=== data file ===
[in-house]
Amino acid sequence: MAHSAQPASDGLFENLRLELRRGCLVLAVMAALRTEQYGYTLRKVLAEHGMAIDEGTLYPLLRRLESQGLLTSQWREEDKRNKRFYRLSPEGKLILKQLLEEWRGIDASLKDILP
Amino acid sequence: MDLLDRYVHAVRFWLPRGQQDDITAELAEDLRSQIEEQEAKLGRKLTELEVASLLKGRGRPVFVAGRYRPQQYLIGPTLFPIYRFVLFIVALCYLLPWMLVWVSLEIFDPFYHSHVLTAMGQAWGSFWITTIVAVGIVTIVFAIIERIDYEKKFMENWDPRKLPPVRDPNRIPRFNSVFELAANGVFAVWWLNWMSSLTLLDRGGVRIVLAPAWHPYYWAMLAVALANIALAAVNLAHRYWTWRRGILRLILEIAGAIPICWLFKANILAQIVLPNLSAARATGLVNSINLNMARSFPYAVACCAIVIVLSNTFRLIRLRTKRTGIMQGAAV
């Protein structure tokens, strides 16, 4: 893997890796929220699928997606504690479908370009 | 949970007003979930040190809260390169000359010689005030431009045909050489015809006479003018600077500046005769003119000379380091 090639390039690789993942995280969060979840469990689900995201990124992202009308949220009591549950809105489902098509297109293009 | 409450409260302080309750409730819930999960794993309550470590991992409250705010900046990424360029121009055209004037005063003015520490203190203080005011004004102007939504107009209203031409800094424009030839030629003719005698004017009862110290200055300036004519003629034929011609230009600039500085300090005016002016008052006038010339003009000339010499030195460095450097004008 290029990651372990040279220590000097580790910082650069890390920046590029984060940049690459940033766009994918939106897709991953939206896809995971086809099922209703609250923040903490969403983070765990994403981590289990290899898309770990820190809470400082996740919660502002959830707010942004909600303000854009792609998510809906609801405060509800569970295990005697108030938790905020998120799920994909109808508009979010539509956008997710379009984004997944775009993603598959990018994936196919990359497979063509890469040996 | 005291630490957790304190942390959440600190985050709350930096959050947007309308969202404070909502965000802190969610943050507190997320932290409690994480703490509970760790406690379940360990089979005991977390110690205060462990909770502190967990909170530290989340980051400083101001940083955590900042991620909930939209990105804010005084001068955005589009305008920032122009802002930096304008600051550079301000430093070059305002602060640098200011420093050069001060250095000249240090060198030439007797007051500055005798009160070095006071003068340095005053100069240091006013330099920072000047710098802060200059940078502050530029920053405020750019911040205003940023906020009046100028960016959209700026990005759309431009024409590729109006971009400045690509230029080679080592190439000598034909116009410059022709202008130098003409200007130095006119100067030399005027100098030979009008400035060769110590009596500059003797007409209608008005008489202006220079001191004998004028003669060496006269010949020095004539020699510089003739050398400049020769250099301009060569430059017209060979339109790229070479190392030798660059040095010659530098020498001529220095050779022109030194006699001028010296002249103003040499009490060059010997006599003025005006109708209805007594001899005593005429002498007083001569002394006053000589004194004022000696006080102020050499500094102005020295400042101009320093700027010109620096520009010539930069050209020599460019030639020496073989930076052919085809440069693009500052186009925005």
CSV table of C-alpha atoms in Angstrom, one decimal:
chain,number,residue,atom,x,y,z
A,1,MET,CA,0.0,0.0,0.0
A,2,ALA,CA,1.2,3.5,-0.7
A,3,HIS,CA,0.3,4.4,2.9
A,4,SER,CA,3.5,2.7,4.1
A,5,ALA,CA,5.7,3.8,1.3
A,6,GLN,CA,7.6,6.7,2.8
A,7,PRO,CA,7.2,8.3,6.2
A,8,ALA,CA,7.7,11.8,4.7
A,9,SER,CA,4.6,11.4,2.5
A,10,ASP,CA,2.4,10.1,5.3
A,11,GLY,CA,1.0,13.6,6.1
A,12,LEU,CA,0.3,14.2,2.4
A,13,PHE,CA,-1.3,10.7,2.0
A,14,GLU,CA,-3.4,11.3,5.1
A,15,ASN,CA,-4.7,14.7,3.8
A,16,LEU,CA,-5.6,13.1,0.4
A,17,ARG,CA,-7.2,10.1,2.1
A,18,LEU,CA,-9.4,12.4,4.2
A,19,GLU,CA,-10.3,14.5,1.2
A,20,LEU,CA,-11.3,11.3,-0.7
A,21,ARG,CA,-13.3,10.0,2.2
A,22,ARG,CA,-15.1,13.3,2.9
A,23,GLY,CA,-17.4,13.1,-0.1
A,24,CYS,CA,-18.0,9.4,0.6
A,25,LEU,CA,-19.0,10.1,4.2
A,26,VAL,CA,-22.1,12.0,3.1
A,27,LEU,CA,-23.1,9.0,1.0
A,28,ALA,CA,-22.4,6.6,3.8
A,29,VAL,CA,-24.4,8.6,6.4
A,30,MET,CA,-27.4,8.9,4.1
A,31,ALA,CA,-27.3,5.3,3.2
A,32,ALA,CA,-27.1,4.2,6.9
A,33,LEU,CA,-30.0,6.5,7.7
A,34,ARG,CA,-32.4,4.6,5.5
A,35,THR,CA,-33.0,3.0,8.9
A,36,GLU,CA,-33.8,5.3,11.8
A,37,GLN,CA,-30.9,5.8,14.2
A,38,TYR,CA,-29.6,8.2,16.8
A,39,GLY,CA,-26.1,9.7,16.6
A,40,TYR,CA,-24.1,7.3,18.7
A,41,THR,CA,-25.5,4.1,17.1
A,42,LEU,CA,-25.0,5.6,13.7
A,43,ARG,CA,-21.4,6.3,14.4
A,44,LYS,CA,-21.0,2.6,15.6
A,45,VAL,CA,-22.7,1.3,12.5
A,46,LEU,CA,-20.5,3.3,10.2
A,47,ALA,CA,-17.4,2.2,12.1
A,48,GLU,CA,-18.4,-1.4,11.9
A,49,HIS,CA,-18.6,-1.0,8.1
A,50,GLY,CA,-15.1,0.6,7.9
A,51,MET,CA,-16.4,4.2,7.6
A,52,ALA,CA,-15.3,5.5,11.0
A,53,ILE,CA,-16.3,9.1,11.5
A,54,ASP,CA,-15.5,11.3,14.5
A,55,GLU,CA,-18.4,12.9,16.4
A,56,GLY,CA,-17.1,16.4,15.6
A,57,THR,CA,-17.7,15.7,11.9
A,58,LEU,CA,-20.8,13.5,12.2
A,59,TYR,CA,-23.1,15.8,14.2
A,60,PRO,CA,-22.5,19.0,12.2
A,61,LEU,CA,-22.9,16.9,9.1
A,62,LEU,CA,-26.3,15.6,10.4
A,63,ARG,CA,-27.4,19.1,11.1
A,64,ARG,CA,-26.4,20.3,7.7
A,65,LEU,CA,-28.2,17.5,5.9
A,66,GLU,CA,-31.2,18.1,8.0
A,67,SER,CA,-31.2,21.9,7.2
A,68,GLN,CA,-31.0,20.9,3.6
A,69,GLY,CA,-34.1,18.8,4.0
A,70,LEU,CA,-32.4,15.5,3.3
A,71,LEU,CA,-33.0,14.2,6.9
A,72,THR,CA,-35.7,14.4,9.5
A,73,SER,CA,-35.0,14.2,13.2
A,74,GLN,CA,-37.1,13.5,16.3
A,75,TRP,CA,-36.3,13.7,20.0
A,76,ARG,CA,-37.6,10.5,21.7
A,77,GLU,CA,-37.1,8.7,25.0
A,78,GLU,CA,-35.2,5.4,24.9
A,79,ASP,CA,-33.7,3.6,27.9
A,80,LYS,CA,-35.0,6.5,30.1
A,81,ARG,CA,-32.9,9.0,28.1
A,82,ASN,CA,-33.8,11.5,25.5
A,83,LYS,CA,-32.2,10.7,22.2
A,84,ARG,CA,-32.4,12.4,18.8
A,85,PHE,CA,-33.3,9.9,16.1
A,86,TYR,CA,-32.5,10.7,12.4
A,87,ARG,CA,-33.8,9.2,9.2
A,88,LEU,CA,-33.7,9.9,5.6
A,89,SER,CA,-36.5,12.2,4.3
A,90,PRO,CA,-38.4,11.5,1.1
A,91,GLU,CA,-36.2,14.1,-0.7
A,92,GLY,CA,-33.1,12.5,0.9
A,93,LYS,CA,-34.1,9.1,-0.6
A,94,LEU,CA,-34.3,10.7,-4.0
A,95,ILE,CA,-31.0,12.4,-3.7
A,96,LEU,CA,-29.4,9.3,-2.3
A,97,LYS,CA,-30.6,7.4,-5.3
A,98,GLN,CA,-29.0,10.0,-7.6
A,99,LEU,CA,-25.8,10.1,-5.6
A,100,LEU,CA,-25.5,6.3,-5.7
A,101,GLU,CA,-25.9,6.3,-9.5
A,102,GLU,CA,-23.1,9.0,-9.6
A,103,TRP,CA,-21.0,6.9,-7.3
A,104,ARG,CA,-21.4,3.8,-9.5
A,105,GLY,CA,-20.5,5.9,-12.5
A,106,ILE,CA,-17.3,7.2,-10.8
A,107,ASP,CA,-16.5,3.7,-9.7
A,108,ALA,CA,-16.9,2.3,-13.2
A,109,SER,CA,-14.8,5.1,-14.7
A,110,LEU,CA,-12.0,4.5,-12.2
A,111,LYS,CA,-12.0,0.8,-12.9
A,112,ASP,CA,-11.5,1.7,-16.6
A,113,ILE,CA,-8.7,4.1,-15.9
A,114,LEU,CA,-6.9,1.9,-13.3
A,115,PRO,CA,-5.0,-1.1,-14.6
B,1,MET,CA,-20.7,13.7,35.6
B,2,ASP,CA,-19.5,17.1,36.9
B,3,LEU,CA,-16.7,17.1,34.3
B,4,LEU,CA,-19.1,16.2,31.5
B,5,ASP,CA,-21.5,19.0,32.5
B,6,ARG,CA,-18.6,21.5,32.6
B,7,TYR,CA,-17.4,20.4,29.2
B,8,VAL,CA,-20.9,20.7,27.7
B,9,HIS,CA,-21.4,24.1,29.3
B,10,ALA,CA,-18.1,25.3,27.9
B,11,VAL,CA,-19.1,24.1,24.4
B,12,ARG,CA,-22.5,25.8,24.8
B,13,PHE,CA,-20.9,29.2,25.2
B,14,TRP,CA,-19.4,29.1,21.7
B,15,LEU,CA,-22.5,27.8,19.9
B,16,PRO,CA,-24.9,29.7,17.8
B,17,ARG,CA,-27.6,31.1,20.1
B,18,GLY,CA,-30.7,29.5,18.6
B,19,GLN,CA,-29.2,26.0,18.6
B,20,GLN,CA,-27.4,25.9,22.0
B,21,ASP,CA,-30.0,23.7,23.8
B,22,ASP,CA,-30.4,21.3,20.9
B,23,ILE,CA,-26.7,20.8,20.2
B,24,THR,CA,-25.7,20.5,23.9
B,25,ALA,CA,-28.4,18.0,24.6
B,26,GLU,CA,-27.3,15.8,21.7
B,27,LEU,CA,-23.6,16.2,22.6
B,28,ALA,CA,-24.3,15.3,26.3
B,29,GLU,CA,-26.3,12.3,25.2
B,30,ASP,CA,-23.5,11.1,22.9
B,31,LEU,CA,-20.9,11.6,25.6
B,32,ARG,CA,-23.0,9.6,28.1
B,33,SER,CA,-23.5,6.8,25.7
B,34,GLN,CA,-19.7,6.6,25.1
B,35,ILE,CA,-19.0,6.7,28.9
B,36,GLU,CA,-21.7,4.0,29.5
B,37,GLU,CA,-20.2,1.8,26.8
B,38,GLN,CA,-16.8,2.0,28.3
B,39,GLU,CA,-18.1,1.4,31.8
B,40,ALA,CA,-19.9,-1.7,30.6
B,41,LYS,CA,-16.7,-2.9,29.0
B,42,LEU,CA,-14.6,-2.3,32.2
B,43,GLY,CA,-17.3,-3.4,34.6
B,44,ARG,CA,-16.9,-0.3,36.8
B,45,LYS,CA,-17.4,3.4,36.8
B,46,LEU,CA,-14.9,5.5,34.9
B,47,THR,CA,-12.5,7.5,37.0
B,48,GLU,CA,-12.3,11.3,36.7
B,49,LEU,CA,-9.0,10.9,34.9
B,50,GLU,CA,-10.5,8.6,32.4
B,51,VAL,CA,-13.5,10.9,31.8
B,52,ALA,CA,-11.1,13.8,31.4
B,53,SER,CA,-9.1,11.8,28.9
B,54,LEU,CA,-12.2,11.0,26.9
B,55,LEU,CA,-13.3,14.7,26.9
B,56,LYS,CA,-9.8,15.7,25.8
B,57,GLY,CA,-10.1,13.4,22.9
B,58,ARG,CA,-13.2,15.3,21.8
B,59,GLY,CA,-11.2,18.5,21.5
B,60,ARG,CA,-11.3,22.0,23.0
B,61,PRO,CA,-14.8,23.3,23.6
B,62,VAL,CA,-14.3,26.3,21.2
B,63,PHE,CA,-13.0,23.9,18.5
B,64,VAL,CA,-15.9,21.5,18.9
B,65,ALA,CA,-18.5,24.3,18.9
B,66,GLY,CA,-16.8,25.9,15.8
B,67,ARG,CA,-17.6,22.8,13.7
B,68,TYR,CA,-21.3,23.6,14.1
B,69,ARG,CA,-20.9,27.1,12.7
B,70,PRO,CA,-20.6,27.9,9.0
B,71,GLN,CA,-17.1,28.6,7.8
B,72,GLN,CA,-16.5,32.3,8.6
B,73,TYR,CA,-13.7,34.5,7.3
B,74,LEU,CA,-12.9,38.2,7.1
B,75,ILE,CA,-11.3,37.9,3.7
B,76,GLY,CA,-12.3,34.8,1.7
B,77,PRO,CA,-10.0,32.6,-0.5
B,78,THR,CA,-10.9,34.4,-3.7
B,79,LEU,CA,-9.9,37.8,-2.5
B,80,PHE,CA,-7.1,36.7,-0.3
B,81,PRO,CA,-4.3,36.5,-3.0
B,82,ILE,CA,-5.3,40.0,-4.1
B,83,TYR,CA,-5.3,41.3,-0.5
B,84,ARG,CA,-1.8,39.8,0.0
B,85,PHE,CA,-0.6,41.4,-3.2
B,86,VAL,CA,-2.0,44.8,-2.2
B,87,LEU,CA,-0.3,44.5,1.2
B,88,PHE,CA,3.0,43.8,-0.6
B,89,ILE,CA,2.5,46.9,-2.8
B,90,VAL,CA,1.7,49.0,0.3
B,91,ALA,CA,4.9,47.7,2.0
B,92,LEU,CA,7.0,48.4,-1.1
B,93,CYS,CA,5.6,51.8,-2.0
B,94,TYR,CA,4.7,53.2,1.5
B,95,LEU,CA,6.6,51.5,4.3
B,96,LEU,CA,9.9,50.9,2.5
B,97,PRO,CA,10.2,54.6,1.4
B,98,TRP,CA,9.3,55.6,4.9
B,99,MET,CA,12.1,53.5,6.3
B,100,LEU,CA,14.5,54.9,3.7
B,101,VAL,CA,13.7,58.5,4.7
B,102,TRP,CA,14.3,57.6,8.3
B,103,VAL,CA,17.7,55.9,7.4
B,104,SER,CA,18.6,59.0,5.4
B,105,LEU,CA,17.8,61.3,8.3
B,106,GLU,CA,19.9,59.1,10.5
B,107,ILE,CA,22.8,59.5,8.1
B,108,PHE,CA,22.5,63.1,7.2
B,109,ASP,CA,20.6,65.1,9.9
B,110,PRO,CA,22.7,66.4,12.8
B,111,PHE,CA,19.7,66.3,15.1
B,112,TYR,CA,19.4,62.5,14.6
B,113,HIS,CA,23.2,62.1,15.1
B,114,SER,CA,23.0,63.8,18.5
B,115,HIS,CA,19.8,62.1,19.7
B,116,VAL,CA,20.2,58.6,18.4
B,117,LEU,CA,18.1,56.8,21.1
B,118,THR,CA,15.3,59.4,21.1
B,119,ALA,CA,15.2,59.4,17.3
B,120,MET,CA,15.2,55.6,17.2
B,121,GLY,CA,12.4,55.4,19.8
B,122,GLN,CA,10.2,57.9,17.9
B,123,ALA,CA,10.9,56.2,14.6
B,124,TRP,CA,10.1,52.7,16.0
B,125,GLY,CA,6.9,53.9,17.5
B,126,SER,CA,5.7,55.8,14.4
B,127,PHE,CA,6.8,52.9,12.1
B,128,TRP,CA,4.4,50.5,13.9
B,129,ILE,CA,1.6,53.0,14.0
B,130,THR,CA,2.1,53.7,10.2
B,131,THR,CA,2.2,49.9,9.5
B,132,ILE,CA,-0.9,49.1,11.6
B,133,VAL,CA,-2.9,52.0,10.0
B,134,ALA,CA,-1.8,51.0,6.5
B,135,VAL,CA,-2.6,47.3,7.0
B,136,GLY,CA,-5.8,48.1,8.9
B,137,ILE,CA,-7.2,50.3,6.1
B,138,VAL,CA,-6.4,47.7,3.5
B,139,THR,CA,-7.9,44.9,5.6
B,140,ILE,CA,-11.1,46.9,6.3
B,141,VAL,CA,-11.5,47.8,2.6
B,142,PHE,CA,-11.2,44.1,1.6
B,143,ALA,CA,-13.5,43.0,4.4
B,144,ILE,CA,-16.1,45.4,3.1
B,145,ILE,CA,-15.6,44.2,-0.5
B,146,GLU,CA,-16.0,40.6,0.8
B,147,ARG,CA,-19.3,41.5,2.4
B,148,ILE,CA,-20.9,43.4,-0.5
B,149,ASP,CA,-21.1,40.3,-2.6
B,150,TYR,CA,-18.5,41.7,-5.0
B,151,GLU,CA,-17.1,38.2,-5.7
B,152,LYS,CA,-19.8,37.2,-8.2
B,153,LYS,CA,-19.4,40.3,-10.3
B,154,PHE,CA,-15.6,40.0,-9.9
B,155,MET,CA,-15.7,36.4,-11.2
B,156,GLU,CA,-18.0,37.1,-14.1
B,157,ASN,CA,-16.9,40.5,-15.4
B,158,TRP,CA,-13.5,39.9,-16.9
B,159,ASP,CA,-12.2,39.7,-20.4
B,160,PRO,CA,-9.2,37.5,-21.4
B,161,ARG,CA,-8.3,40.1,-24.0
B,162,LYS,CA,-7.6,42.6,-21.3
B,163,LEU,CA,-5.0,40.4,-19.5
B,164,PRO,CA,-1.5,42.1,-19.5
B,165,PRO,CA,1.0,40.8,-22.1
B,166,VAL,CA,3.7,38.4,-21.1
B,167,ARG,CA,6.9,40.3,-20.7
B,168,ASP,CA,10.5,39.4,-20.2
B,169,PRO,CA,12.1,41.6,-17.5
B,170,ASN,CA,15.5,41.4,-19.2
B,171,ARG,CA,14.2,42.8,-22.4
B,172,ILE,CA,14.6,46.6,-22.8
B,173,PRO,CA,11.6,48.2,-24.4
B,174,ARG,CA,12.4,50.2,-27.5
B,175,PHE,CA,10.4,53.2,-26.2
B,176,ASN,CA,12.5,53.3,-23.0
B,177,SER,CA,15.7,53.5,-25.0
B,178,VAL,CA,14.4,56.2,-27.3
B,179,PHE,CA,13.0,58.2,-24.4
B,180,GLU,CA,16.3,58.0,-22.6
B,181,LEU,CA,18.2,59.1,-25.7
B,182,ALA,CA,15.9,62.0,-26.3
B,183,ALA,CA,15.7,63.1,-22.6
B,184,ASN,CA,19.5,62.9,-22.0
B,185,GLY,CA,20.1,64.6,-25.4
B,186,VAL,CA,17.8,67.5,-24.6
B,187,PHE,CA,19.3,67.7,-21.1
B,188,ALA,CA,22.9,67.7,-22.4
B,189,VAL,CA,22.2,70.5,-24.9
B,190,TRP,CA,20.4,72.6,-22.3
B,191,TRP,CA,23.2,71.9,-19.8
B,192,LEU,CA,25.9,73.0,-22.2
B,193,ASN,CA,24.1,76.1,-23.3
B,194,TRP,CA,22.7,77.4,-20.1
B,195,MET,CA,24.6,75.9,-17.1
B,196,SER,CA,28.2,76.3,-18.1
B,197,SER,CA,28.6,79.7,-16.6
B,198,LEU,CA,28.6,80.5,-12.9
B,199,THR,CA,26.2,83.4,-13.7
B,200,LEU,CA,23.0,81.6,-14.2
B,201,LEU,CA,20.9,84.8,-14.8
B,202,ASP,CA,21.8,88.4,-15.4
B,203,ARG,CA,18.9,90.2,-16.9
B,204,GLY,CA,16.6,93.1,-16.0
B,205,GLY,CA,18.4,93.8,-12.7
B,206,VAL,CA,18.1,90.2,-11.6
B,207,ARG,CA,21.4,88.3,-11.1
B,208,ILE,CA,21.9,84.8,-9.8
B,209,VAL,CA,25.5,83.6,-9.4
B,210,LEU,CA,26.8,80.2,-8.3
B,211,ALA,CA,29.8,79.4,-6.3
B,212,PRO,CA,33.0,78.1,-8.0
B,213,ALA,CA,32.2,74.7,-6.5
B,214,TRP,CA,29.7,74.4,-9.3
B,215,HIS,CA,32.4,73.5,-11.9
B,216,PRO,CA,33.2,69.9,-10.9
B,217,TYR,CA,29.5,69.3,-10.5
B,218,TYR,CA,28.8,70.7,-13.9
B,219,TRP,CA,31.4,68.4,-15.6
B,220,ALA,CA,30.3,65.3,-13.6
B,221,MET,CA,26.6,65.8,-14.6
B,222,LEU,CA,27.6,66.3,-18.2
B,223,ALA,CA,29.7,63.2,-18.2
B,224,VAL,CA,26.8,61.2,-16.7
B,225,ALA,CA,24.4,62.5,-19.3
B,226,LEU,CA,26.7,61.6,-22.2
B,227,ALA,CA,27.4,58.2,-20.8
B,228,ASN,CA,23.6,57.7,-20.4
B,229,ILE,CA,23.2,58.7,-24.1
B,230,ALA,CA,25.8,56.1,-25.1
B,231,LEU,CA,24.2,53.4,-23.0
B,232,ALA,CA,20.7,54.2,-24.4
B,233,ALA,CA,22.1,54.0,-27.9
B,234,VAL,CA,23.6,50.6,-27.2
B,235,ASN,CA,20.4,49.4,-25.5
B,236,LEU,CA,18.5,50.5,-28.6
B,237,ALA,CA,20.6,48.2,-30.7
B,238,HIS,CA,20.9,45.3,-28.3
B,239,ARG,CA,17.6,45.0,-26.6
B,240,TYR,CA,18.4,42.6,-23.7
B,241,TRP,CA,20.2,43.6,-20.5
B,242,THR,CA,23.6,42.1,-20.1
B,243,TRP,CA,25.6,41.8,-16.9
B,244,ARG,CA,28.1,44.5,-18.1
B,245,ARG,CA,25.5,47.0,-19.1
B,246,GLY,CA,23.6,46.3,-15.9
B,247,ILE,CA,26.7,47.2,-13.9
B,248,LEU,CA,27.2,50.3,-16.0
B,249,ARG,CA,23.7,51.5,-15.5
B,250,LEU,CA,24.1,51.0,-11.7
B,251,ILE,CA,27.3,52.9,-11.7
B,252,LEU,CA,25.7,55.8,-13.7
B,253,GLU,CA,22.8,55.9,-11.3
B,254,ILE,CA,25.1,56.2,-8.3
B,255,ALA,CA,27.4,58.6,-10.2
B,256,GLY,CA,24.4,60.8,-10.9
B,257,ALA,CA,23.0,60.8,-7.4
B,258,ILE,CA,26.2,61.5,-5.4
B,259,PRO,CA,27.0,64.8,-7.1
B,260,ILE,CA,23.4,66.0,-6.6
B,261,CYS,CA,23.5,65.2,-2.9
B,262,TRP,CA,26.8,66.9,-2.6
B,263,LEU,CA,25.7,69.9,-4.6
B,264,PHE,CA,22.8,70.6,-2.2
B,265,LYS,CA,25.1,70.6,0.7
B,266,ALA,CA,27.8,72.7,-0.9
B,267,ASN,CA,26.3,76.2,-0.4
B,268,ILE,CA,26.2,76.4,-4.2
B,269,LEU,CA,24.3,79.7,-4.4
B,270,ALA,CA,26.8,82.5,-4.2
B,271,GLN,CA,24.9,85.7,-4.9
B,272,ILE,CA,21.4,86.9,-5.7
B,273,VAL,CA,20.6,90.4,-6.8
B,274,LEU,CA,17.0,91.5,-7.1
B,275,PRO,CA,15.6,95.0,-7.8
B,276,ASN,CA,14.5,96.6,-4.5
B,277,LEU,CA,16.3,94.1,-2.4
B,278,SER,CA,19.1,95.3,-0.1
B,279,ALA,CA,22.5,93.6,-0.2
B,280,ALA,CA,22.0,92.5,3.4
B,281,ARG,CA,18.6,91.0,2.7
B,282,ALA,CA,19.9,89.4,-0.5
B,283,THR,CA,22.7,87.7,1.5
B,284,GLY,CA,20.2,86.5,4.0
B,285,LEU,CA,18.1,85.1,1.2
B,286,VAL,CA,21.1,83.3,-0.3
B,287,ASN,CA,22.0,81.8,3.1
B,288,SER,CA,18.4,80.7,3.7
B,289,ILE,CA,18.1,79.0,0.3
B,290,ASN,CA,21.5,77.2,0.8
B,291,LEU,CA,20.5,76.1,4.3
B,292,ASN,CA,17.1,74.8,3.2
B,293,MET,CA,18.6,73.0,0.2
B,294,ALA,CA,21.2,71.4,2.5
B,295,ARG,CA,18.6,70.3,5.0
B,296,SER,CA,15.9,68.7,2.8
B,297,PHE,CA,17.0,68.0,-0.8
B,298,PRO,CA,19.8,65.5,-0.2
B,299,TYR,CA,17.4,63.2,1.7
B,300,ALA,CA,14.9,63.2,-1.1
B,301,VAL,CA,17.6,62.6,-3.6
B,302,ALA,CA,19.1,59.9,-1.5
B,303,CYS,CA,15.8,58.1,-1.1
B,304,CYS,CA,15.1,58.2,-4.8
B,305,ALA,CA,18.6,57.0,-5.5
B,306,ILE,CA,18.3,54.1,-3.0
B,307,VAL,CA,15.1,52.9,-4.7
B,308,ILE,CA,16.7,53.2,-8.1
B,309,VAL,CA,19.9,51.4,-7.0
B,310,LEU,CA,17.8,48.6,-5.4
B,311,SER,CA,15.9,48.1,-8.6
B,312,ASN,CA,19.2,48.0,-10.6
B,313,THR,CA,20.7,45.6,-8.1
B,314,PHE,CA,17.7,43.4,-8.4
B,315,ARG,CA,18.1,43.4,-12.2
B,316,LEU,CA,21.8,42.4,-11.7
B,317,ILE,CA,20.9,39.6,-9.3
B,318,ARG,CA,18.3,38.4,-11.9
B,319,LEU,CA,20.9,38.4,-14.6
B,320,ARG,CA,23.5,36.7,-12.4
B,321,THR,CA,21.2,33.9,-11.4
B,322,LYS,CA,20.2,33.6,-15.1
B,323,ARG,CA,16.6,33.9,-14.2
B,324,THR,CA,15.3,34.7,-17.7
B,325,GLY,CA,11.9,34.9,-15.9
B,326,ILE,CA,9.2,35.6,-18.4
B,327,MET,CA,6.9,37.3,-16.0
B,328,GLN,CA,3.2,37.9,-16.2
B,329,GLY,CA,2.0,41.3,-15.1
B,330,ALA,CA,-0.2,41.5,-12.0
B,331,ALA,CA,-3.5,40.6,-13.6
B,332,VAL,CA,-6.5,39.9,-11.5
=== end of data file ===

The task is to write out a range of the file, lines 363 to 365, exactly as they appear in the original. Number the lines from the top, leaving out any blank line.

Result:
B,242,THR,CA,23.6,42.1,-20.1
B,243,TRP,CA,25.6,41.8,-16.9
B,244,ARG,CA,28.1,44.5,-18.1